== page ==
FIORANO MODENESE, Italy — Before we get to the Ferrari F12tdf, short for Tour de France, a flashback: In the summer of 2012, I stared down the straight at Ferrari’s famous Fiorano test track for the first time, my hands death-gripped around a Ferrari F12’s massive manettino-clad steering wheel, daunted by the 6.3-liter V-12 just ahead of the firewall. “Seven hundred and thirty effing horsepower,” my thoughts tumbled, pondering the proximity of Armco and the potential frailty of my career. Minutes later during a cooldown lap, I was astonished to have tussled with a crimson pussycat — one with deep, intriguing wells of silky power and feisty fangs behind a velvety smile — but an effortlessly quick, surprisingly drivable pussycat, nonetheless.
Three years later, familiarity returns with a curious twist. The prancing horse on the wheel is the same, but this time I’m strapped in by a harness snug against a racing seat. Hot-to-touch metal floorboards and matte carbon-fiber panels have replaced fine carpet and fragrant leather. Oh, and that purring V-12? It now bleats an anxious thrum with a sharpened edge as if its cylinder sleeves are still soaked from an all-night whiskey bender.
The ol’ cat has sharpened her fangs for a limited production run, and I suspect there may be a more legitimate cause for concern this time. The devil I don’t (yet) know is the Ferrari F12tdf, named for the midcentury automotive endurance race that has since morphed into the eponymous cycling competition. The lowercase letters might have a cheery ring, but this creature’s personality has been so dramatically transformed that Ferrari kindly requested that the four U.S. journalists at this first drive possess a racing license. I don’t.
For a bit of historical context, Ferrari says the tdf is a spiritual successor to the brand’s saucy, race-infused grand tourers of yore such as the 250 GT Competizione and so-called Passo Corto models, whose shortened wheelbases lent them more dynamic handling. Ferrari altered virtually every aspect of the F12’s persona — from greater power, quicker shifts, and reduced weight to sharper handling, increased downforce, and beefier brakes. Though LaFerrari remains the brand’s technological tour de force, the tdf assumes a more analog approach through its holistic reconfiguring of vehicle dynamics, several of which trickled down from Ferrari’s Formula 1 and GT racing programs. Engine output increases from 730 horsepower to 769 hp, and from 509 lb-ft of torque to 520 lb-ft, and weight decreases by 242 pounds. The F12tdf produces the most downforce of any Ferrari (a weighty 507 pounds at 124 mph) and is the quickest sprinter to 62 mph (in 2.9 seconds). It also introduces the first use of rear wheel steering.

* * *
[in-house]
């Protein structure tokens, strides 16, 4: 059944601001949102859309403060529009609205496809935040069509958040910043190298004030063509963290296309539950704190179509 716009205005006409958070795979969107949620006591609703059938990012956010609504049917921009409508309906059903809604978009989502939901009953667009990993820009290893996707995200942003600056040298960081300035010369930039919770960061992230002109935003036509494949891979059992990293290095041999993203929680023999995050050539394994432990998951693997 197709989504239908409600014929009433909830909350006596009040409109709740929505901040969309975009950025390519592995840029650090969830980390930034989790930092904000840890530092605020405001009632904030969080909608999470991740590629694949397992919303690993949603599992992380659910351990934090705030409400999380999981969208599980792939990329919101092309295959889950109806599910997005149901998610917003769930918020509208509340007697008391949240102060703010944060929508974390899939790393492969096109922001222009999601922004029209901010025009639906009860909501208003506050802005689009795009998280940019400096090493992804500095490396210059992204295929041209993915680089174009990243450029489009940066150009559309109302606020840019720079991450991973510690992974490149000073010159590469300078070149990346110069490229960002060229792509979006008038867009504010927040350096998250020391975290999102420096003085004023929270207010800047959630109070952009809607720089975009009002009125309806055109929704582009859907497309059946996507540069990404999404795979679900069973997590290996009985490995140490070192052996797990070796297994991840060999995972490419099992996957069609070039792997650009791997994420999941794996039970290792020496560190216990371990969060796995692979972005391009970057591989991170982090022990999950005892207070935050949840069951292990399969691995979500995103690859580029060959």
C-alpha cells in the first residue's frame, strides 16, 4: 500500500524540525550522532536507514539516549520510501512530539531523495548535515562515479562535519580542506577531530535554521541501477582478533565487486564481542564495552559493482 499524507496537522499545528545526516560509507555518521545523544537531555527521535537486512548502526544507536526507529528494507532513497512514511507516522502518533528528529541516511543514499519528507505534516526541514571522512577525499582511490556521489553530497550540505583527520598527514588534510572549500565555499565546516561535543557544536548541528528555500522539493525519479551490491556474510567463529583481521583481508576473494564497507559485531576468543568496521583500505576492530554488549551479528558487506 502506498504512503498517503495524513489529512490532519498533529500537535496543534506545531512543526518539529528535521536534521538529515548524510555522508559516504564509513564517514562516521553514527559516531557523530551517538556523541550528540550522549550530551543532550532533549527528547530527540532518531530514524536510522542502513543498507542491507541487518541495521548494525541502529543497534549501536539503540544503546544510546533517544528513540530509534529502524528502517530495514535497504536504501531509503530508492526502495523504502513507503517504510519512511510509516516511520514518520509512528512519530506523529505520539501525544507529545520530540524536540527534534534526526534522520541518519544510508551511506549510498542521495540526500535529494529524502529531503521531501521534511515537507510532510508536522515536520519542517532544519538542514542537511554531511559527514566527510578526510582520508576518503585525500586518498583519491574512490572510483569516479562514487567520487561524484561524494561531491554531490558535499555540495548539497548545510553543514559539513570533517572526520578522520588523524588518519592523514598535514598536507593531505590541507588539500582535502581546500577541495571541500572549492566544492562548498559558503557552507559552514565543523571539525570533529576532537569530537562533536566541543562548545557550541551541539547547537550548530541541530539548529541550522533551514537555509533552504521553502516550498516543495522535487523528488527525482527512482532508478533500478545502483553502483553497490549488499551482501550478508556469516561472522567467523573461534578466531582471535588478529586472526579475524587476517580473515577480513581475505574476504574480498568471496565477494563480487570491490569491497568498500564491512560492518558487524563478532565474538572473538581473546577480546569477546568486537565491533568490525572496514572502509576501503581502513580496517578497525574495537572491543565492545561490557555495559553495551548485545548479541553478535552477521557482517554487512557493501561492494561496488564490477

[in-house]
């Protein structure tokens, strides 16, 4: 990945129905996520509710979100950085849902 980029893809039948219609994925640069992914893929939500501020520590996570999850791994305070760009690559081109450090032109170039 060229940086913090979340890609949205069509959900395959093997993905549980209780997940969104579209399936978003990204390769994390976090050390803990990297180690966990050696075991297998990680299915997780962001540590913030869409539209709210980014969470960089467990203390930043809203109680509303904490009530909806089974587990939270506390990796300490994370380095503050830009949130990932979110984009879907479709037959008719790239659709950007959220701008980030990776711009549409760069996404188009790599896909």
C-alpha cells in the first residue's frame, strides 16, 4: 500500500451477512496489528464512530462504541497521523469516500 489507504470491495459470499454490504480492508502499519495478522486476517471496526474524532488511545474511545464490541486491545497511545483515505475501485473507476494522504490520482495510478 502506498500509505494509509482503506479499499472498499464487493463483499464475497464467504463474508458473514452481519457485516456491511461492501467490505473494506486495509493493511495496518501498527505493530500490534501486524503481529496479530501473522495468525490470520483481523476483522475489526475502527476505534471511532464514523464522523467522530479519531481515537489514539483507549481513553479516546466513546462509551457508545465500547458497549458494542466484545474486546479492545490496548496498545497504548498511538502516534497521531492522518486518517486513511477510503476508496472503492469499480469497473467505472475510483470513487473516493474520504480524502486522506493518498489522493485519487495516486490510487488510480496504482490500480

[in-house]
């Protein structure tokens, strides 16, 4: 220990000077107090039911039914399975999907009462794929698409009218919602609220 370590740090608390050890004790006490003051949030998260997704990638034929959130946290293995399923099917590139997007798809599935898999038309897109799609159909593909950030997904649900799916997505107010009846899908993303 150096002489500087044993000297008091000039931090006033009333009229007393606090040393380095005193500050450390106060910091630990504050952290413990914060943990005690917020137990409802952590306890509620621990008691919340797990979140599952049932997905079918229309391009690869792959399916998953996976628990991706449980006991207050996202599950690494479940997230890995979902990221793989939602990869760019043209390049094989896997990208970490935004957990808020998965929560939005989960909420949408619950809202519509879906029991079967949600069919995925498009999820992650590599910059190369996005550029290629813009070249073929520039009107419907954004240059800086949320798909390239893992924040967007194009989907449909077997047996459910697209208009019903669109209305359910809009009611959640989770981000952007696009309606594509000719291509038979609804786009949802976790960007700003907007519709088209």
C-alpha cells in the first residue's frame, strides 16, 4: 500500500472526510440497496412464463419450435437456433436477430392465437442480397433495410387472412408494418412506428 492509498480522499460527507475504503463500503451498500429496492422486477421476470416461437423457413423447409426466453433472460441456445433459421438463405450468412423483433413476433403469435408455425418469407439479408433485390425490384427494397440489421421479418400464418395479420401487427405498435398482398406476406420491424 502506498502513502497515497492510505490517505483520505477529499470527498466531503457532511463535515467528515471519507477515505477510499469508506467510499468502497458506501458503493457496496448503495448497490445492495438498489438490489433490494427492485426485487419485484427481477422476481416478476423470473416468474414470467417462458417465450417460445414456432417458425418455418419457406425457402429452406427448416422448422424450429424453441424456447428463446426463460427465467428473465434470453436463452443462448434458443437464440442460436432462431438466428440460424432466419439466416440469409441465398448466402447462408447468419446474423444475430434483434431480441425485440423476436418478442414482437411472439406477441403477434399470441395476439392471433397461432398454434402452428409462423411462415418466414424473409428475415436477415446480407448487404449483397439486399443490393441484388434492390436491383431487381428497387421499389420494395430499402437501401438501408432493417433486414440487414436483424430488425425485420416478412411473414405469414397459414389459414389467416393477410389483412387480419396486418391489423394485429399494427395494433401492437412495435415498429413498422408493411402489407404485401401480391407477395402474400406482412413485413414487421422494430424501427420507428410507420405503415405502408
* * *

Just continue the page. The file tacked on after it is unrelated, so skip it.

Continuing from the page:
Forget the specs for a moment and climb inside the F12tdf’s cabin: Numbers seem irrelevant when you hit the big red start button and that unmistakably resonant V-12 comes to life. Acceleration is urgent, aided by shortened gears and a redline bumped from a sonorous 8,400 rpm to a resounding 8,900 rpm.
Heavy throttle triggers an instant feeling of liveliness that courses through the carbon-fiber driver’s seat. The thick-rimmed steering wheel also conveys a newfound sense of front-end bite. Like the standard F12, 46 percent of the vehicle’s weight rests on the front axle, but here it sits about 0.4 inch lower. The car wears 275-millimeter front Pirelli Corsa tires, the same as the standard F12. The rears likewise remain 315 millimeters wide. However, the Pirelli Corsas are formulated specifically for this application, and unlike the F12 (which can be had with Pirelli P Zero, Michelin Pilot Super Sport, or Bridgestone runflats upon request), the new model is only available with Corsas.